We specialize in non-emergency medical transportation for hospice patients. Therefore, we work with hospice patients and their families on a regular basis. We understand the difficulties families face during this time and recognize just how much help and support hospice care offers. To get a loved one approved for hospice care, there are several eligibility requirements.
Hospice Eligibility Requirements
First, the patient must be diagnosed by a physician with a terminal illness and no more than 6 months left to live judging by the average course of the disease. Medicare covers one doctor visit where the patient is evaluated to see if they qualify for hospice care. During this visit, the patient’s pain and symptoms are documented, and a management plan is created. The patient is given a detailed explanation of hospice care, along with other options. Lastly, the patient is advised on advanced care planning.
During this initial meeting, the patient must be determined as having a terminal illness. Furthermore, to be considered eligible for hospice care, the patient must “not have made a hospice election,” and they cannot have any documented pre-election hospice services.
Does Location Play a Factor?
Local Coverage Determinations (LCDs) for your geographic location are used to help determine eligibility for hospice. They are not used exclusively and are instead used in combination with other factors. There isn’t an exact science at play; instead it largely falls into the expert opinion of a certified physician. Acceptance into hospice “shall be based on the physician’s or medical director’s clinical judgment regarding the normal course of the individual’s illness,” according to the Benefits Improvement and Protection Act of 200 (BIPA).
How to Apply for Hospice Care in Florida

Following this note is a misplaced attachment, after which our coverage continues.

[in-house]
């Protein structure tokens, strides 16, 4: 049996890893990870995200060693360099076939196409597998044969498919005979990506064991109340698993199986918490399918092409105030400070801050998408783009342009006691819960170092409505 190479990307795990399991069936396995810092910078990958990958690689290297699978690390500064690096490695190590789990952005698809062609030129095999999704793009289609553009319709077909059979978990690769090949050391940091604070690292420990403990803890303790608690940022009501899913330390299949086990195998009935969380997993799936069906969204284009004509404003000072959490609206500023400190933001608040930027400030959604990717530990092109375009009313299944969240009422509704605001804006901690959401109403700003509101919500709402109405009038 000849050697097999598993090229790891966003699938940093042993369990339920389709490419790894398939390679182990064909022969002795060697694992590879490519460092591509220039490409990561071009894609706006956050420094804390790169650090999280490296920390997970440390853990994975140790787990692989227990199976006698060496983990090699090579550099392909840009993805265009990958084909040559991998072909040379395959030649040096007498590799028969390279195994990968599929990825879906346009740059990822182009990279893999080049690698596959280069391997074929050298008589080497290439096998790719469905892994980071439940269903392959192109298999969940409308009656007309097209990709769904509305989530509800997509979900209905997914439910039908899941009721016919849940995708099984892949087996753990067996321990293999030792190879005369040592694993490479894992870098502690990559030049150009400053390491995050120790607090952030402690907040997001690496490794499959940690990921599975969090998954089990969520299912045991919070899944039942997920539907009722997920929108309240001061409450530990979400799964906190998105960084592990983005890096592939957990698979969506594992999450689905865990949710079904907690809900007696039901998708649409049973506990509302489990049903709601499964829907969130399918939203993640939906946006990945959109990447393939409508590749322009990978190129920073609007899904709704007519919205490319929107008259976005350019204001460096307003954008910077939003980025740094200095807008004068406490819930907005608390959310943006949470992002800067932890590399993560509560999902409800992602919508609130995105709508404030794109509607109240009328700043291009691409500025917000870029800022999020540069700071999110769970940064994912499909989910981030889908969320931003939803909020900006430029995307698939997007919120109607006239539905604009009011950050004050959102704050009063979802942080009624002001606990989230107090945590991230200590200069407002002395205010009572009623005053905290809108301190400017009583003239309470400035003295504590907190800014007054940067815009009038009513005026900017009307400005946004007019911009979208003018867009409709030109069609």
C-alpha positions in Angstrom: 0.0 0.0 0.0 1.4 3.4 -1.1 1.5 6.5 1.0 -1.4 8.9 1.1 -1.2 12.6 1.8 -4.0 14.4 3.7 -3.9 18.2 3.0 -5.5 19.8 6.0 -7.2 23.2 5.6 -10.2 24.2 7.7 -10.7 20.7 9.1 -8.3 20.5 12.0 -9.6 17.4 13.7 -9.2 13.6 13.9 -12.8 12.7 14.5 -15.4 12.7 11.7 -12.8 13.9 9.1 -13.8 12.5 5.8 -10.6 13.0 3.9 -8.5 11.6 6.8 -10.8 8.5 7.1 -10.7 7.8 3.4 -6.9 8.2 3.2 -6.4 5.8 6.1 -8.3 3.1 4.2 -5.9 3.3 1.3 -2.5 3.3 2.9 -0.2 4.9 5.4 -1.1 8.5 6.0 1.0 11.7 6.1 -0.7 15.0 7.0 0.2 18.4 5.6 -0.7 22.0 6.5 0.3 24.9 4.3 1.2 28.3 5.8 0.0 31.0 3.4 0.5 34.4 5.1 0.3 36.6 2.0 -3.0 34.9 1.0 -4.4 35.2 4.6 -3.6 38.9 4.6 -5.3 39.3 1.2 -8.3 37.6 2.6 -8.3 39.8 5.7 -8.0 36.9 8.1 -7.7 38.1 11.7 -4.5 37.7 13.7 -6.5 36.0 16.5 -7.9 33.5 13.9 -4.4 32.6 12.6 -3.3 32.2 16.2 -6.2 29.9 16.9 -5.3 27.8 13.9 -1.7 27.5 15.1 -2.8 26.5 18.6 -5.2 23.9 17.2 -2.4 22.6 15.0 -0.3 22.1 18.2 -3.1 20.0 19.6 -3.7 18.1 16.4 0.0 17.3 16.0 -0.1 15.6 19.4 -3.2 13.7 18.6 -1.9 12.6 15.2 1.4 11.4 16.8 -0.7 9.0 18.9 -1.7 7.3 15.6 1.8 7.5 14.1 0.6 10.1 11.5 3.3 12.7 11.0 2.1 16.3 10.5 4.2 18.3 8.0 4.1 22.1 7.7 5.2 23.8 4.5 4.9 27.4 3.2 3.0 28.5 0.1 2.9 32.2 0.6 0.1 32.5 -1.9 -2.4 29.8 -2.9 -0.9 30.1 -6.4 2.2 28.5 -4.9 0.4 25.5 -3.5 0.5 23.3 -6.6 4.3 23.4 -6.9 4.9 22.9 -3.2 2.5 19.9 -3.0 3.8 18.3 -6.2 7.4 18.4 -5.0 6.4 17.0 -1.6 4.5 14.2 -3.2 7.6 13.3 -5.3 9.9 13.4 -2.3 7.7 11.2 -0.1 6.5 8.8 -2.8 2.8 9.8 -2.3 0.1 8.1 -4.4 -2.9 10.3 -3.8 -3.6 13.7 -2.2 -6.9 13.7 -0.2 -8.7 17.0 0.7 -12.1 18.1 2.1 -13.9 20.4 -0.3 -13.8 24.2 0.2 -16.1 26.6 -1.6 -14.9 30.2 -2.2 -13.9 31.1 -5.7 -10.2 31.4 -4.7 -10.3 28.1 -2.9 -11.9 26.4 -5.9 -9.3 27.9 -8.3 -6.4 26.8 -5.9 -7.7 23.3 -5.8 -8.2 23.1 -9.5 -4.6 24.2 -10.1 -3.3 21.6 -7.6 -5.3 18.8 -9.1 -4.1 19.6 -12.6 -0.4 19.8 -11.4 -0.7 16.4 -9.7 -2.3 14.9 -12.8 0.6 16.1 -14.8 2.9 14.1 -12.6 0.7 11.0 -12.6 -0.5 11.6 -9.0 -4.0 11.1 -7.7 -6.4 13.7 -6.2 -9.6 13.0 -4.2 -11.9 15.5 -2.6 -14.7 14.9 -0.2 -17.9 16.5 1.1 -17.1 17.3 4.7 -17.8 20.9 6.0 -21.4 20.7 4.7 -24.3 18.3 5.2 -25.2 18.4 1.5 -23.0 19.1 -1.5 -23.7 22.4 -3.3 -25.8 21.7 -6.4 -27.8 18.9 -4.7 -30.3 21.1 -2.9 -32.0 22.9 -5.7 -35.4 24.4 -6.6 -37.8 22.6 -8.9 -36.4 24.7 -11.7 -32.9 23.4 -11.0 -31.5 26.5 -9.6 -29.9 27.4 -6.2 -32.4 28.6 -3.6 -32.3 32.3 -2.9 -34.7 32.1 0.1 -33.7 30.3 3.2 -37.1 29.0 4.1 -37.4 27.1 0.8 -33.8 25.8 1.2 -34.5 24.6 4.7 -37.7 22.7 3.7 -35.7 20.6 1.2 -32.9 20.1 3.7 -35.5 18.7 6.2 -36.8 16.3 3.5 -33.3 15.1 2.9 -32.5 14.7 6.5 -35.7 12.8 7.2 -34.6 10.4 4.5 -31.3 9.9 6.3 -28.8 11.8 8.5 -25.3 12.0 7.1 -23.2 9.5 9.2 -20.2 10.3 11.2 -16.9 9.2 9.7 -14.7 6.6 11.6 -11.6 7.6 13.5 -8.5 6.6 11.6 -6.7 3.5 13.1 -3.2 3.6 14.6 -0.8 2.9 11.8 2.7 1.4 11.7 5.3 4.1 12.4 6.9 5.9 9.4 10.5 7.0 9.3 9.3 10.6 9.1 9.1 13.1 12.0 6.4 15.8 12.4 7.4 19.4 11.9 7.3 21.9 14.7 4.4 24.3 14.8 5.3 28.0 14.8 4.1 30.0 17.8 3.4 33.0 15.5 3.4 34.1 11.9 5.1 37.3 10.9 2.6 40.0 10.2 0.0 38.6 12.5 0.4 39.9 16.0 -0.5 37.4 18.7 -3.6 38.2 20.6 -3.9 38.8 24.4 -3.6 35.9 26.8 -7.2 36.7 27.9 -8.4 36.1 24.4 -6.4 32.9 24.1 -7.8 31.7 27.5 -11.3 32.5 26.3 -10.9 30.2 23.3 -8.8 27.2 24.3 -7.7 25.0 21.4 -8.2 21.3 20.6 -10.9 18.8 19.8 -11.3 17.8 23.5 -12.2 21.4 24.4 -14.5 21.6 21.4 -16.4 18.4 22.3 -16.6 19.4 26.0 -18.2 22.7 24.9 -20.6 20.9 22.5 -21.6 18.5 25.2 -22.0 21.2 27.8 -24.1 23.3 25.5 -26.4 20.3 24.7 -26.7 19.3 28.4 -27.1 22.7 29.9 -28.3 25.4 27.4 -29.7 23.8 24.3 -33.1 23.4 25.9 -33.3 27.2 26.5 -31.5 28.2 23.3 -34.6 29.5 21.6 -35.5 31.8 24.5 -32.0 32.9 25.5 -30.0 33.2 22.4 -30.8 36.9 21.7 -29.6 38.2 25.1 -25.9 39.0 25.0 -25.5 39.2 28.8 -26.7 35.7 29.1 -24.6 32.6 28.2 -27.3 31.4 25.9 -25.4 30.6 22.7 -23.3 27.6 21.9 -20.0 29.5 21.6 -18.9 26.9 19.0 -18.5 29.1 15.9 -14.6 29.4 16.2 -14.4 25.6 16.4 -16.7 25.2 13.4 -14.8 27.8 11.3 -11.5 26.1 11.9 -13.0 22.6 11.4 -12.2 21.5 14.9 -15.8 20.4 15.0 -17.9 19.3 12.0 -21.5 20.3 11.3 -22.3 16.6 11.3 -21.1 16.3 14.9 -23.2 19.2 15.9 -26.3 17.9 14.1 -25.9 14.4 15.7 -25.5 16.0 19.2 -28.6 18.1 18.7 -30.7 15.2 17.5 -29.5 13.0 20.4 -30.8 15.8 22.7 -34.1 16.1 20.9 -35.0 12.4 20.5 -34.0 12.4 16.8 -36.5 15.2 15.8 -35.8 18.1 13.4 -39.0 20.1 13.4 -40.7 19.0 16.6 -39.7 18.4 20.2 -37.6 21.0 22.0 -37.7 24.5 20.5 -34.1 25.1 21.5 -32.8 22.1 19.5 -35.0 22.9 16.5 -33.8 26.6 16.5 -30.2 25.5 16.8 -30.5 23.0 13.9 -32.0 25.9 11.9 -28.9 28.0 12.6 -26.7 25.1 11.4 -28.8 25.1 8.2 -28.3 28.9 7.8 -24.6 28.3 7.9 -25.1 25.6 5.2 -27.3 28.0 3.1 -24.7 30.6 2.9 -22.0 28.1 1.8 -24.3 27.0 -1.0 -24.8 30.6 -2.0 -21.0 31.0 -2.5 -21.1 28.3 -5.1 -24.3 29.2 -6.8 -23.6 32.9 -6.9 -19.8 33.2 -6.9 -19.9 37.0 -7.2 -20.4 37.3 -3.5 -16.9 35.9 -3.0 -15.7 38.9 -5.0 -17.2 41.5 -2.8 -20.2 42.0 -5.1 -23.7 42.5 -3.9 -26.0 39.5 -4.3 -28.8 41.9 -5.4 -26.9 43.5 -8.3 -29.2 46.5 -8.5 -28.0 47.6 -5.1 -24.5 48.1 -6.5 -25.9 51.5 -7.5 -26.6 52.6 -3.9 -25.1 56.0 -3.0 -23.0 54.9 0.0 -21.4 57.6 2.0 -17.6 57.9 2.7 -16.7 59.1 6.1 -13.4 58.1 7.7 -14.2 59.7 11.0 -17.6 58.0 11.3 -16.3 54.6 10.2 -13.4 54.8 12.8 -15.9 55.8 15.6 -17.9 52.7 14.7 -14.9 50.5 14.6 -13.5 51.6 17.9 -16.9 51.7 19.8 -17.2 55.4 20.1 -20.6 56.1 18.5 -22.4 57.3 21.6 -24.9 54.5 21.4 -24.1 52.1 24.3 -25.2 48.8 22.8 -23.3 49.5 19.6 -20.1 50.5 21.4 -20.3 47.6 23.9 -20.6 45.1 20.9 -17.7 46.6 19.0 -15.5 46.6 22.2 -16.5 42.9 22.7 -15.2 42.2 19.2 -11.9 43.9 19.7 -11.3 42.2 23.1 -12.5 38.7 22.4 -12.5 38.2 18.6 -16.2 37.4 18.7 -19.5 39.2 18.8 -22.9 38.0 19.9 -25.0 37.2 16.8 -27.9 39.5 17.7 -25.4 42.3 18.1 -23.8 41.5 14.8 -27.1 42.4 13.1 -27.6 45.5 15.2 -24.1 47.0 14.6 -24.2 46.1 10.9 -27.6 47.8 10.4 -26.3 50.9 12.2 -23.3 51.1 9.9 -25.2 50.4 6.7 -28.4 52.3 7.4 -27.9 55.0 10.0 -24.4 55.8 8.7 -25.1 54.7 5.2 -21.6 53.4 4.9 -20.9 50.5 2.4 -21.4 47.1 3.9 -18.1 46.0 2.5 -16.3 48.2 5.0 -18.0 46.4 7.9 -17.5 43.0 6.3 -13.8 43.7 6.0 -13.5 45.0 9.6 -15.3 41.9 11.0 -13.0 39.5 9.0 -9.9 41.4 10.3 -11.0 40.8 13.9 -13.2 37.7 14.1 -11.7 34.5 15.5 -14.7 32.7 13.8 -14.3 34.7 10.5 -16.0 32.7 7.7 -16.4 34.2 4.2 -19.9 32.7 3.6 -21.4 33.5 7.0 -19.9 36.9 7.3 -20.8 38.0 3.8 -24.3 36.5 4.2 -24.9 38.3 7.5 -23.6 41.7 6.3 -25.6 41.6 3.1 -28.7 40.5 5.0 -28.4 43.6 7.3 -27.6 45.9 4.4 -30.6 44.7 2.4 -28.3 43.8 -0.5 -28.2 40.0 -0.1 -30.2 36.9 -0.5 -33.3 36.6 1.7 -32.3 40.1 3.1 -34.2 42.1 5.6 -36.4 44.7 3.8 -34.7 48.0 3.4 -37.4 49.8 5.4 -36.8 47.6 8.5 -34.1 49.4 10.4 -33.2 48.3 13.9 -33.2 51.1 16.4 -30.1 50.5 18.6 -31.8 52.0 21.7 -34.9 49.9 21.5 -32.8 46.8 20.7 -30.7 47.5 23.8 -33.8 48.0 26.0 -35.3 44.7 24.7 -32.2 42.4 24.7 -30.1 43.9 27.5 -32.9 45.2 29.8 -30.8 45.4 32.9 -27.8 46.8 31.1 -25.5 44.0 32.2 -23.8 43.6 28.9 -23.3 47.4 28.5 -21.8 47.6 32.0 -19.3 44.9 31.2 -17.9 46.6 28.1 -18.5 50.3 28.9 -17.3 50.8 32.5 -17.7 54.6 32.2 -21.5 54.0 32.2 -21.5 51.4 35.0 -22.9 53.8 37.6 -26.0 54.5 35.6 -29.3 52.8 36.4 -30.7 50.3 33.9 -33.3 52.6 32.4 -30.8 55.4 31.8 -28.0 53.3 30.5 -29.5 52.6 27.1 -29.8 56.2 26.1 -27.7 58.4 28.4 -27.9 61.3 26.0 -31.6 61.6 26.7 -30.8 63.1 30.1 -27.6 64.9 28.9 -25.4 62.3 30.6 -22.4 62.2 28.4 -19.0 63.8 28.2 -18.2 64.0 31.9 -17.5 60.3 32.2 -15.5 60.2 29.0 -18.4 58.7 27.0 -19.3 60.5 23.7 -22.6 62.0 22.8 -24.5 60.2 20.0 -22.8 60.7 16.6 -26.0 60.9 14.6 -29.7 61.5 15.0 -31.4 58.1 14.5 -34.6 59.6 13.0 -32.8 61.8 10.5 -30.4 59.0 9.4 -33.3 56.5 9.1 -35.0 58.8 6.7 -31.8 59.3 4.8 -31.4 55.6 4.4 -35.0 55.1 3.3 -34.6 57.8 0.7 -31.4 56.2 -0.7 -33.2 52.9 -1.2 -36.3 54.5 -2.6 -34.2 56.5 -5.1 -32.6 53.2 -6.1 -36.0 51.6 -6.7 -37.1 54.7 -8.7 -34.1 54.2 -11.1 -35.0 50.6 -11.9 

If you are approved for hospice care, you must sign a statement agreeing to accept hospice care over routine Medicare coverage. From there, you will receive care from a Medicare-approved hospice program. Private insurance may still play a role and different insurers have unique policies. In addition, Medicare still pays for ailments that are unrelated to the disease that made you eligible for hospice. Use this link to find a hospice in your area.
Can Hospice Care Be Revoked?
The majority of hospice patients pass away while under the care of hospice. Although, it is possible for a patient to lose hospice care benefits if their condition no longer meets the criteria for eligibility. Approximately one in six patients are still alive when discharged from hospice care. This could be viewed as a miracle, who doesn’t want to outlive doctor predictions? Yet, for many it can turn into a nightmare when they are no longer getting the help, support, medications, and funding they relied on from hospice care.
When is Hospice Responsible for Transportation Costs?
Under certain conditions, hospice will cover the cost to transport a patient. These conditions, which are outlined on nhpco.org, include:
- If the reason for transporting the patient relates directly to their terminal diagnoses and occurs after they have been approved under hospice care. The transportation must be outlined in the patient’s plan of care created by hospice doctors and nurses.
Hospice will not cover the cost of transportation if:
- Transportation occurs on the day they are approved for hospice care, or if it occurs before approval.
Hospice Care Statistics
The following statistics were taken from John Hopkins Medicine (hopkinsmedicine.org).
- In 2011, approximately 1.65 million Americans were granted hospice services.
- That same year, over 44% of deaths in America occurred under the care of hospice.
- There are more women in hospice programs than men.
- Over 80% of patients in hospice are 65 or older, while over 1/3 of patients are 85 or older.
- Some studies show that hospice care increases patient life expectancy by around 29 days.